The reliability of python threads

Chris Mellon arkanes at gmail.com
Wed Jan 24 18:23:33 CET 2007


On 24 Jan 2007 17:12:19 GMT, Nick Maclaren <nmm1 at cus.cam.ac.uk> wrote:
>
> In article <mailman.3092.1169657938.32031.python-list at python.org>,
> "Carl J. Van Arsdall" <cvanarsdall at mvista.com> writes:
> |> Hey everyone, I have a question about python threads.  Before anyone
> |> goes further, this is not a debate about threads vs. processes, just a
> |> question.
> |>
> |> With that, are python threads reliable?  Or rather, are they safe?  I've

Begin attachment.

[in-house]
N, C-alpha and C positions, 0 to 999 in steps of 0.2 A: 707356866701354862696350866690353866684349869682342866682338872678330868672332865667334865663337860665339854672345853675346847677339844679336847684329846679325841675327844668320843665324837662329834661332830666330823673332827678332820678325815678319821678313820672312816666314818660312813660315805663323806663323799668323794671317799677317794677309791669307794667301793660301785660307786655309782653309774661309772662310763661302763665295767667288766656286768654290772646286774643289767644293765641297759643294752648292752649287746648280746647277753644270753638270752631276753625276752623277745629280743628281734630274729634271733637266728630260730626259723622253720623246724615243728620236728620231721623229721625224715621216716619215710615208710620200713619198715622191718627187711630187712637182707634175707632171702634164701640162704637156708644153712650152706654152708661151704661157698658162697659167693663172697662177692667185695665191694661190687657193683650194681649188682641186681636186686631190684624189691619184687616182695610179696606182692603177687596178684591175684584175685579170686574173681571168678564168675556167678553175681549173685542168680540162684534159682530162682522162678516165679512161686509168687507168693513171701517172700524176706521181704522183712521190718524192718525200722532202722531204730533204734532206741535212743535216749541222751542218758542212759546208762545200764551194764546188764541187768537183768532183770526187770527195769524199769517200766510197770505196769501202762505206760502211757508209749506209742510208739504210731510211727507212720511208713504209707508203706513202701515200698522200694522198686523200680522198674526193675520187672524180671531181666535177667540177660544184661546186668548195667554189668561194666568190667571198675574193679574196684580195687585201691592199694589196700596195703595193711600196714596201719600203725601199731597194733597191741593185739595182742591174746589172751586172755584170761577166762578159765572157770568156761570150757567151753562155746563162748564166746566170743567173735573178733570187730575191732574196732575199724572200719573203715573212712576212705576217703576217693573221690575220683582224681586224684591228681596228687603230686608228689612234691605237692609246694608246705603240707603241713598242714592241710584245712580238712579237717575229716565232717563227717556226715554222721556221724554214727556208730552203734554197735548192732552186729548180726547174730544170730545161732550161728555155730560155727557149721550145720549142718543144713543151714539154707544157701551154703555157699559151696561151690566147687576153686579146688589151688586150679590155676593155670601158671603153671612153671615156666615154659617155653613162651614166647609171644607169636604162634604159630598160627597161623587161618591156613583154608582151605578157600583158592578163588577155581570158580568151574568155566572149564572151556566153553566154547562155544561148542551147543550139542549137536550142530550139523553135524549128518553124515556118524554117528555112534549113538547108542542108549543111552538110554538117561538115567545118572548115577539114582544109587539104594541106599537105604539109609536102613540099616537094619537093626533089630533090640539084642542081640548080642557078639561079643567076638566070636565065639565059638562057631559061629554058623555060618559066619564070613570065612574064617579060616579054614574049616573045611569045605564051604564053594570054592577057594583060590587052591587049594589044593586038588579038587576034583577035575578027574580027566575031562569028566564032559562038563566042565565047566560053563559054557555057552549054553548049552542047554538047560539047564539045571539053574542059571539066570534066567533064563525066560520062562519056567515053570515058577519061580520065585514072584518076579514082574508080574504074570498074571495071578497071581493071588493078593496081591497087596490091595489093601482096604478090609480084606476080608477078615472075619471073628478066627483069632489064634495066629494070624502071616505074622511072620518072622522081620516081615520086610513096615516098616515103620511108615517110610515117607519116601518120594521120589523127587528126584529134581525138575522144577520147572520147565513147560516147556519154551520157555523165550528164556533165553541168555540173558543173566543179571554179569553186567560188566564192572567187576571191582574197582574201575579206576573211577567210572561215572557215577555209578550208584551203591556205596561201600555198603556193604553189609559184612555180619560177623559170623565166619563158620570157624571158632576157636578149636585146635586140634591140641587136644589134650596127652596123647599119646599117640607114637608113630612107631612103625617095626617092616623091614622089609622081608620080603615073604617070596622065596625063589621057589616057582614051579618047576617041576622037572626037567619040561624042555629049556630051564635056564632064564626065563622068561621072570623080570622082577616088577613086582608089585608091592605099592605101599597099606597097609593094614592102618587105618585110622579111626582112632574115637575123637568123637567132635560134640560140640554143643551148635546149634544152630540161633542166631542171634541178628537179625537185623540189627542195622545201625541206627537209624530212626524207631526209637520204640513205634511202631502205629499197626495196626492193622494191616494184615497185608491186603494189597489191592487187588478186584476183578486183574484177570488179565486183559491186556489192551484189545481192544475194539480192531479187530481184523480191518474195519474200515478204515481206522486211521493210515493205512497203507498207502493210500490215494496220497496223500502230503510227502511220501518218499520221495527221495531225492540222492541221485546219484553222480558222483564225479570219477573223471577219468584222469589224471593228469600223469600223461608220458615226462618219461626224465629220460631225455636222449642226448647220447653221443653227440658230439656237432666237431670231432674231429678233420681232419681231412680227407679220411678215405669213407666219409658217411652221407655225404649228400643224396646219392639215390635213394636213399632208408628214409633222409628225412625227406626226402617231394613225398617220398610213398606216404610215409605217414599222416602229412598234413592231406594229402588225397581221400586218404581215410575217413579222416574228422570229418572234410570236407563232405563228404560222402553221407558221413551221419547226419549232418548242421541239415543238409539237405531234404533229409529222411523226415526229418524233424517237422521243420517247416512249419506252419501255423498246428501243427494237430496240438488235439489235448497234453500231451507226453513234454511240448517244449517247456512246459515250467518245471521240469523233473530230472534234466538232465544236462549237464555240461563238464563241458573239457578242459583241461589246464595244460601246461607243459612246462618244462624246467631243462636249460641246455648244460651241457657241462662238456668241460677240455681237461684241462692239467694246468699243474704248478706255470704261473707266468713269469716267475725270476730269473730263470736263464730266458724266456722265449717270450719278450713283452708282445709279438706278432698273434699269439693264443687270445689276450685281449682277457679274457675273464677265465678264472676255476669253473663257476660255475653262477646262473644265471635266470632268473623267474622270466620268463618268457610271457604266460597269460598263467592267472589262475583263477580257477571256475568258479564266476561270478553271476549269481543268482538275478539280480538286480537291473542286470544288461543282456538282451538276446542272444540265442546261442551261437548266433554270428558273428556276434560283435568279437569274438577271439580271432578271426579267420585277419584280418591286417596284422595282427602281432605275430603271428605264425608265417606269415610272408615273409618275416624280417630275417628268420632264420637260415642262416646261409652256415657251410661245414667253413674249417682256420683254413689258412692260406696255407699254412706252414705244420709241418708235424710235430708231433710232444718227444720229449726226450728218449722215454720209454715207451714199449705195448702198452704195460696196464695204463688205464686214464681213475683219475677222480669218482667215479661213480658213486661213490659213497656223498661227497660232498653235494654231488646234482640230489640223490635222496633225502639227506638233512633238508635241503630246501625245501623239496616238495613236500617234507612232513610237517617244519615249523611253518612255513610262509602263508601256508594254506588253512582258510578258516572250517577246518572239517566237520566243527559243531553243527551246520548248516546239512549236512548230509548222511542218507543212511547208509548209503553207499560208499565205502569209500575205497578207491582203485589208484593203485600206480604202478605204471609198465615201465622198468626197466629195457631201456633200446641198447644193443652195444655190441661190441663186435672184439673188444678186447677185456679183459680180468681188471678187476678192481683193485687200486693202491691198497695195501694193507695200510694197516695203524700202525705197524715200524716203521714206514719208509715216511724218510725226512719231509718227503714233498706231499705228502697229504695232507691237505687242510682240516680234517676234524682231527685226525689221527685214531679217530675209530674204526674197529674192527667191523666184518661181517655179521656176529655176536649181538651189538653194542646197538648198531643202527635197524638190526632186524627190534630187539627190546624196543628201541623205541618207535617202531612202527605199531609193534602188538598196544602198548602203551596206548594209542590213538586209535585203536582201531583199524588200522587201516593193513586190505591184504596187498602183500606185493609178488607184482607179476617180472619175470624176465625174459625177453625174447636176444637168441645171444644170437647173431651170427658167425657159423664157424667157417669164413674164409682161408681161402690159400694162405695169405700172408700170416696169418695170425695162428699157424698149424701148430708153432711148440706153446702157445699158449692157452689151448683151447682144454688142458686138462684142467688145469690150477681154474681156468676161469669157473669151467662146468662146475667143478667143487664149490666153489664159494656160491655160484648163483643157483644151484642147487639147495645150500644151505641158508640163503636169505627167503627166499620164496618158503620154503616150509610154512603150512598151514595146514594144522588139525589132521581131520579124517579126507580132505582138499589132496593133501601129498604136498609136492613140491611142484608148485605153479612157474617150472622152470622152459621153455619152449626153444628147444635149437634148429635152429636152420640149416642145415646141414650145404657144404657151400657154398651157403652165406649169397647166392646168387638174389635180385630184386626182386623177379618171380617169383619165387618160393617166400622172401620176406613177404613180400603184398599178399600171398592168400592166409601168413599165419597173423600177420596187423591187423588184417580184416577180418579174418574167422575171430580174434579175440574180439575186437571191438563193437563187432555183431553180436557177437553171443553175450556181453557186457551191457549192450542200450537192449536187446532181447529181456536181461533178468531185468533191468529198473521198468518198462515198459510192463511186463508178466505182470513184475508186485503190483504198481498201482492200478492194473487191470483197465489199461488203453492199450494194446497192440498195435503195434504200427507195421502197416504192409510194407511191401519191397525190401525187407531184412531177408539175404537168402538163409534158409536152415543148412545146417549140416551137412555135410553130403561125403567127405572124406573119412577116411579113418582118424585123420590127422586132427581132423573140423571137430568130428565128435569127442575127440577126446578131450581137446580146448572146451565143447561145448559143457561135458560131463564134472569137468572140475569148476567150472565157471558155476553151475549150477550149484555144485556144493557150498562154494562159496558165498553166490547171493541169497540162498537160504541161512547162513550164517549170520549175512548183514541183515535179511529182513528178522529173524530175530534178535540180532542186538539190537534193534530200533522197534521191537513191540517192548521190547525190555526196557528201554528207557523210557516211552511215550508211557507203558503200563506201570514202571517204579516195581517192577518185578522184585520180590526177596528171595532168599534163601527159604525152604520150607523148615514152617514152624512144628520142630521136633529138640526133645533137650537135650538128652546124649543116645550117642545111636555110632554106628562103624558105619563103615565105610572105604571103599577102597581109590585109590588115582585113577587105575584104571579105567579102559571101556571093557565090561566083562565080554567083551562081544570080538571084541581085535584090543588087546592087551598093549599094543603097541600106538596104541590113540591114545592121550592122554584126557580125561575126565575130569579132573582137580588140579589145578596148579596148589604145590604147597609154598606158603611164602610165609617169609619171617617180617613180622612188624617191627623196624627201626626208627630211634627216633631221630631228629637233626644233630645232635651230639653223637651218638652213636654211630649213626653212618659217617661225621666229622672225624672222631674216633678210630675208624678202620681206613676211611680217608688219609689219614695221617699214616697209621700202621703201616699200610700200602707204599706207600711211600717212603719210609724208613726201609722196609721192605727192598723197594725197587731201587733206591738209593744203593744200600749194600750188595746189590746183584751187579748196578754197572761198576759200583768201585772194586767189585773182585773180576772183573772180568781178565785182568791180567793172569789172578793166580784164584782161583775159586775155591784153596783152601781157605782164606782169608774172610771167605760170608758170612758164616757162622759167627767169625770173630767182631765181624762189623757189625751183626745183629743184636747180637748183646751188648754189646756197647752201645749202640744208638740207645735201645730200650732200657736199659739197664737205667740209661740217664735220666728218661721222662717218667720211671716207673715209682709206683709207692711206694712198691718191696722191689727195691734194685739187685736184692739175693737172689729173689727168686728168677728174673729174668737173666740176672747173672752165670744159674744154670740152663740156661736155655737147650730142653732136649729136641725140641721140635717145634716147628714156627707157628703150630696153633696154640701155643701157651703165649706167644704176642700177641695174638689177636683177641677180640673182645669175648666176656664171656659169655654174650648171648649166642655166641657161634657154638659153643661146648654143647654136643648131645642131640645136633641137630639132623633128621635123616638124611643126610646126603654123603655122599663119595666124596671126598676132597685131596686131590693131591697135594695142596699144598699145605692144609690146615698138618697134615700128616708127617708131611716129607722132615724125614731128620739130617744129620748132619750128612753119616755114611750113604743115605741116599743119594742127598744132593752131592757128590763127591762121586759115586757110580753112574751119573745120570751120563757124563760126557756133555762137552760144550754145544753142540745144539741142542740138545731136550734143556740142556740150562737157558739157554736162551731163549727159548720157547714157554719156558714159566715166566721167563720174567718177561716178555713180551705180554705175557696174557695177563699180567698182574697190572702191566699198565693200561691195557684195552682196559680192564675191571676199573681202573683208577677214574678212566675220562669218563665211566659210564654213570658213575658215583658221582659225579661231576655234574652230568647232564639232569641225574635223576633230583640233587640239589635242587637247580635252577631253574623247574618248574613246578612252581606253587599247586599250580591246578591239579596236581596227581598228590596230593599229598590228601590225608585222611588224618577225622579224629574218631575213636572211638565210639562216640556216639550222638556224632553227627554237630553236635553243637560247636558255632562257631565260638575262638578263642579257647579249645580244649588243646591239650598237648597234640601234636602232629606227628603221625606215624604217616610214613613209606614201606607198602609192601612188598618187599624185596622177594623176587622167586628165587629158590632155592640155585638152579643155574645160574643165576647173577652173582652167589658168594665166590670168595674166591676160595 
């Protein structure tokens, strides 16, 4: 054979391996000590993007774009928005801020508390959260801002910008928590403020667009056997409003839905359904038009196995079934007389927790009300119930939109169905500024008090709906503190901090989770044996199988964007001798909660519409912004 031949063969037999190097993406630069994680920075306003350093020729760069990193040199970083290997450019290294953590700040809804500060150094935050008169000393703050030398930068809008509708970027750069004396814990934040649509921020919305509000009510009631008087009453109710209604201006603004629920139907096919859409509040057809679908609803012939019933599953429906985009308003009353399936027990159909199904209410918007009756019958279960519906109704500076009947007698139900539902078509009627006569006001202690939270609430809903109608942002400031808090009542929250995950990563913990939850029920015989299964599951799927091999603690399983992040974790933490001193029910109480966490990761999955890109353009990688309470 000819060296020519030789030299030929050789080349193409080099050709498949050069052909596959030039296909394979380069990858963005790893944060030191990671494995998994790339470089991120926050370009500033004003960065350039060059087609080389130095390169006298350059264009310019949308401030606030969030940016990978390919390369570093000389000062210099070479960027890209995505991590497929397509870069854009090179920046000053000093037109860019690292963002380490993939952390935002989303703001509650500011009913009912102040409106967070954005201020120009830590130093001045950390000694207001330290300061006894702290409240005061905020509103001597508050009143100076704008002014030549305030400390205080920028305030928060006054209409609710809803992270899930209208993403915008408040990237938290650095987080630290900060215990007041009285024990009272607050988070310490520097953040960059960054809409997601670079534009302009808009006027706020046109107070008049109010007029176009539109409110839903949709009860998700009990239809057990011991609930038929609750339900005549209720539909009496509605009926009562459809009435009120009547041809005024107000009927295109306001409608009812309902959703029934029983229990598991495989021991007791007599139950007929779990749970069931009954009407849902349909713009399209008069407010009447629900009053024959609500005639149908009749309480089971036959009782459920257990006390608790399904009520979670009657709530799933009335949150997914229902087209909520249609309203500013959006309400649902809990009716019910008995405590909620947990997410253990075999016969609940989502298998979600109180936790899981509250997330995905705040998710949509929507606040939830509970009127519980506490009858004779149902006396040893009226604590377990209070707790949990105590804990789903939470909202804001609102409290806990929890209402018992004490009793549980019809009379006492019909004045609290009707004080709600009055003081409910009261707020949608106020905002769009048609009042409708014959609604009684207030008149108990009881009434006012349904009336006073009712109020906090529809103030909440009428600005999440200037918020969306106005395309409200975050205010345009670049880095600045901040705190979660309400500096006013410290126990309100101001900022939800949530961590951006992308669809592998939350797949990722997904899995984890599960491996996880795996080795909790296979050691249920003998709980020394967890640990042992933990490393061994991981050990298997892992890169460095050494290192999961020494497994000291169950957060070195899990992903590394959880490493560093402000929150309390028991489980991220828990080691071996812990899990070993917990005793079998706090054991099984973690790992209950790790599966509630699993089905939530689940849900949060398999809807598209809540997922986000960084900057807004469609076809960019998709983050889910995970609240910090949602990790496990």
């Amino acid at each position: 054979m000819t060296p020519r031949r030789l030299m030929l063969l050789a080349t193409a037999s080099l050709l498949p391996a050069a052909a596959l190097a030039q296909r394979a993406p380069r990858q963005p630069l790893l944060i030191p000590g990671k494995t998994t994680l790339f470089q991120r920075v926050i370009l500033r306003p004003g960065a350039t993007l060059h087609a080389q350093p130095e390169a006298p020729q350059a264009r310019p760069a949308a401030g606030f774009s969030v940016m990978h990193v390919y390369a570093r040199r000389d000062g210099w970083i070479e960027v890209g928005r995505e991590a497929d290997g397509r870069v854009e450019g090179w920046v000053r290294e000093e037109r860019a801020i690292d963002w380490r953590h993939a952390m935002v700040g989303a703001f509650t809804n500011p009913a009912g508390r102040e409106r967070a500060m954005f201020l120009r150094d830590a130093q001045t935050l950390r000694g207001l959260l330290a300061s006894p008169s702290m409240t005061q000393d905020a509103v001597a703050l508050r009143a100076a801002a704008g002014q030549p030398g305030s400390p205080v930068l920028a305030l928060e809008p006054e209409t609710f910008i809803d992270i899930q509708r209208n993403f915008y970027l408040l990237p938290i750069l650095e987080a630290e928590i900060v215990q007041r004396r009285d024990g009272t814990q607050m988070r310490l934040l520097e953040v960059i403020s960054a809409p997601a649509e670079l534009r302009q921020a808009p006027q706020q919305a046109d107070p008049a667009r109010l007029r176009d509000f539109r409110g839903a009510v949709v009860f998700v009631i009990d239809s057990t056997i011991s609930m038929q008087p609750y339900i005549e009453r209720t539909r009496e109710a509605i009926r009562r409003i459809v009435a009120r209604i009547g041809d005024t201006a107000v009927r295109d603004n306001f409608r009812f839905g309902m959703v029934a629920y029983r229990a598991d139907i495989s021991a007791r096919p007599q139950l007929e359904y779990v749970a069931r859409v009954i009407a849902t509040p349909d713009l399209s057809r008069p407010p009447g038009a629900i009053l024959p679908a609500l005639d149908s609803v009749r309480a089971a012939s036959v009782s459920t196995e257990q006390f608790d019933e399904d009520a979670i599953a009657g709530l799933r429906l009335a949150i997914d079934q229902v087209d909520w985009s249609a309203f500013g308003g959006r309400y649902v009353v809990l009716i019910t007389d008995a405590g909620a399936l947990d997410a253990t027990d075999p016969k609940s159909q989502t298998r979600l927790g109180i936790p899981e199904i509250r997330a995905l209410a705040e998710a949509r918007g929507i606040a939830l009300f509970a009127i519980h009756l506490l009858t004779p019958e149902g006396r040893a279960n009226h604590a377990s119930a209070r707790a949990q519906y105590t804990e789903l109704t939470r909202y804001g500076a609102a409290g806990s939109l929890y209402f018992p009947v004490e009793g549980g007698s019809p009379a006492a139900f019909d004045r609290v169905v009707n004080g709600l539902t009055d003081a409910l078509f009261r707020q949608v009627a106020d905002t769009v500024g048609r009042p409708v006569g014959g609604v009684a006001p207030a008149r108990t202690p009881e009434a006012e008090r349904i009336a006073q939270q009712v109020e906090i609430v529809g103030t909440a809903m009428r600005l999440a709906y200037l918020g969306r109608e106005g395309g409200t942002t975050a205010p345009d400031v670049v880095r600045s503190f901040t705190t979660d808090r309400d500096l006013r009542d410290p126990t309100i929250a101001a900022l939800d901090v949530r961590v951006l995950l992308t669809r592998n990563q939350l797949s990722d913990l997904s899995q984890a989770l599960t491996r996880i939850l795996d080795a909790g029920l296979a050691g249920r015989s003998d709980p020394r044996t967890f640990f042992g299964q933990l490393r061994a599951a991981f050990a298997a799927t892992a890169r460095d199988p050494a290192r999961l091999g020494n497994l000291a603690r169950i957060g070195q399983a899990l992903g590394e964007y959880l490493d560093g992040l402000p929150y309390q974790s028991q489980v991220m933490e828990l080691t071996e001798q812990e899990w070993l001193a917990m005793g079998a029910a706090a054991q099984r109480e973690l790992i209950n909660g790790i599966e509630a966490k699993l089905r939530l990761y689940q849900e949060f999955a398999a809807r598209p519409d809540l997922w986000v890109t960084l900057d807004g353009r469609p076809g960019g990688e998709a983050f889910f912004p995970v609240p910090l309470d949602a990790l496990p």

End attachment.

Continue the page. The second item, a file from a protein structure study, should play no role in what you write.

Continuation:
> |> had some strange errors in the past, I use threading.lock for my
> |> critical sections, but I wonder if that is really good enough.
> |>
> |> Does anyone have any conclusive evidence that python threads/locks are
> |> safe or unsafe?
>
> Unsafe.  They are built on top of unsafe primitives (POSIX, Microsoft
> etc.)  Python will shield you from some problems, but not all.
>
> There is precious little that you can do, because the root cause is
> that the standards and specifications are hopelessly flawed.
>

This is sufficiently inaccurate that I would call it FUD. Using
threads from Python, as from any other language, requires knowledge of
the tradeoffs and limitations of threading, but claiming that their
usage is *inherently* unsafe isn't true. It is almost certain that
your code and locking are flawed, not that the threads underneath you
are buggy.



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